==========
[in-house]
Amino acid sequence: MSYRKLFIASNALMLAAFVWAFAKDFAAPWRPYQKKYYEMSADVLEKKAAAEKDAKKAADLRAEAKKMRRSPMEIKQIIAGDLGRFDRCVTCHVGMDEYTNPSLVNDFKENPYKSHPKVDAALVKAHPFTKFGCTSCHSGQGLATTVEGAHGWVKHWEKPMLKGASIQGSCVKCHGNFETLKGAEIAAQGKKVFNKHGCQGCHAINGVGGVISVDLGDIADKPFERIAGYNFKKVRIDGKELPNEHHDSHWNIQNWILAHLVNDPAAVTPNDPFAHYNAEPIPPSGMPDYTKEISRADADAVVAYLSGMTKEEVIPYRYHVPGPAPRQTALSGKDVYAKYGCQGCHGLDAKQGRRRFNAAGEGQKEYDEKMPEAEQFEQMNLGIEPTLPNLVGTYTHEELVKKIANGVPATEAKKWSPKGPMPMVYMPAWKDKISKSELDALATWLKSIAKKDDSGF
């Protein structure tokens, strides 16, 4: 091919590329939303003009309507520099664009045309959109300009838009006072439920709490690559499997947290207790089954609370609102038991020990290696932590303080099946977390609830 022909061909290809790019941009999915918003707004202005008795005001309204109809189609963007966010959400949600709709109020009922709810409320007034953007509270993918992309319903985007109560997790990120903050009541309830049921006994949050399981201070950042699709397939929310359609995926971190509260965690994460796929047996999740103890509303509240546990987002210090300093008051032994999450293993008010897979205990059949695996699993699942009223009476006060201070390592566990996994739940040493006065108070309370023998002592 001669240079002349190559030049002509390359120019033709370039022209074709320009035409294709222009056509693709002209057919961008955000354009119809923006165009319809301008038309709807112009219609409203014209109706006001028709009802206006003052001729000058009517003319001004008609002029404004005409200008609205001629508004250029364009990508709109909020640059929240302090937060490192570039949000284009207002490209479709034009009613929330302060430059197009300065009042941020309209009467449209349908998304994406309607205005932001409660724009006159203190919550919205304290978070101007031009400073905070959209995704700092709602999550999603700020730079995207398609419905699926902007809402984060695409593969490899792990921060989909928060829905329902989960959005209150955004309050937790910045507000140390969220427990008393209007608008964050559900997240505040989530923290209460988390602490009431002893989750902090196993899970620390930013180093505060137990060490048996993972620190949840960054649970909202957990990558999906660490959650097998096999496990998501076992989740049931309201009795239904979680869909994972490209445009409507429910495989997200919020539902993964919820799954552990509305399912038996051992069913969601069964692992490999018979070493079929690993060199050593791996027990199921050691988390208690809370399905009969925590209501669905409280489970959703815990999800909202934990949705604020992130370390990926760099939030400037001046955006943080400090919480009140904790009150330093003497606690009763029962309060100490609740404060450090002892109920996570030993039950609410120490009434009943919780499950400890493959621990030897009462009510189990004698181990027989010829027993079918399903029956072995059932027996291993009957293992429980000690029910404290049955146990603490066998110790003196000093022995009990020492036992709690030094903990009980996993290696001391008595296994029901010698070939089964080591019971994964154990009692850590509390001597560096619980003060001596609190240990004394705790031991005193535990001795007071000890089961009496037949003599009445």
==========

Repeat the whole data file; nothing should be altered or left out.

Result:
[in-house]
Amino acid sequence: MSYRKLFIASNALMLAAFVWAFAKDFAAPWRPYQKKYYEMSADVLEKKAAAEKDAKKAADLRAEAKKMRRSPMEIKQIIAGDLGRFDRCVTCHVGMDEYTNPSLVNDFKENPYKSHPKVDAALVKAHPFTKFGCTSCHSGQGLATTVEGAHGWVKHWEKPMLKGASIQGSCVKCHGNFETLKGAEIAAQGKKVFNKHGCQGCHAINGVGGVISVDLGDIADKPFERIAGYNFKKVRIDGKELPNEHHDSHWNIQNWILAHLVNDPAAVTPNDPFAHYNAEPIPPSGMPDYTKEISRADADAVVAYLSGMTKEEVIPYRYHVPGPAPRQTALSGKDVYAKYGCQGCHGLDAKQGRRRFNAAGEGQKEYDEKMPEAEQFEQMNLGIEPTLPNLVGTYTHEELVKKIANGVPATEAKKWSPKGPMPMVYMPAWKDKISKSELDALATWLKSIAKKDDSGF
């Protein structure tokens, strides 16, 4: 091919590329939303003009309507520099664009045309959109300009838009006072439920709490690559499997947290207790089954609370609102038991020990290696932590303080099946977390609830 022909061909290809790019941009999915918003707004202005008795005001309204109809189609963007966010959400949600709709109020009922709810409320007034953007509270993918992309319903985007109560997790990120903050009541309830049921006994949050399981201070950042699709397939929310359609995926971190509260965690994460796929047996999740103890509303509240546990987002210090300093008051032994999450293993008010897979205990059949695996699993699942009223009476006060201070390592566990996994739940040493006065108070309370023998002592 001669240079002349190559030049002509390359120019033709370039022209074709320009035409294709222009056509693709002209057919961008955000354009119809923006165009319809301008038309709807112009219609409203014209109706006001028709009802206006003052001729000058009517003319001004008609002029404004005409200008609205001629508004250029364009990508709109909020640059929240302090937060490192570039949000284009207002490209479709034009009613929330302060430059197009300065009042941020309209009467449209349908998304994406309607205005932001409660724009006159203190919550919205304290978070101007031009400073905070959209995704700092709602999550999603700020730079995207398609419905699926902007809402984060695409593969490899792990921060989909928060829905329902989960959005209150955004309050937790910045507000140390969220427990008393209007608008964050559900997240505040989530923290209460988390602490009431002893989750902090196993899970620390930013180093505060137990060490048996993972620190949840960054649970909202957990990558999906660490959650097998096999496990998501076992989740049931309201009795239904979680869909994972490209445009409507429910495989997200919020539902993964919820799954552990509305399912038996051992069913969601069964692992490999018979070493079929690993060199050593791996027990199921050691988390208690809370399905009969925590209501669905409280489970959703815990999800909202934990949705604020992130370390990926760099939030400037001046955006943080400090919480009140904790009150330093003497606690009763029962309060100490609740404060450090002892109920996570030993039950609410120490009434009943919780499950400890493959621990030897009462009510189990004698181990027989010829027993079918399903029956072995059932027996291993009957293992429980000690029910404290049955146990603490066998110790003196000093022995009990020492036992709690030094903990009980996993290696001391008595296994029901010698070939089964080591019971994964154990009692850590509390001597560096619980003060001596609190240990004394705790031991005193535990001795007071000890089961009496037949003599009445």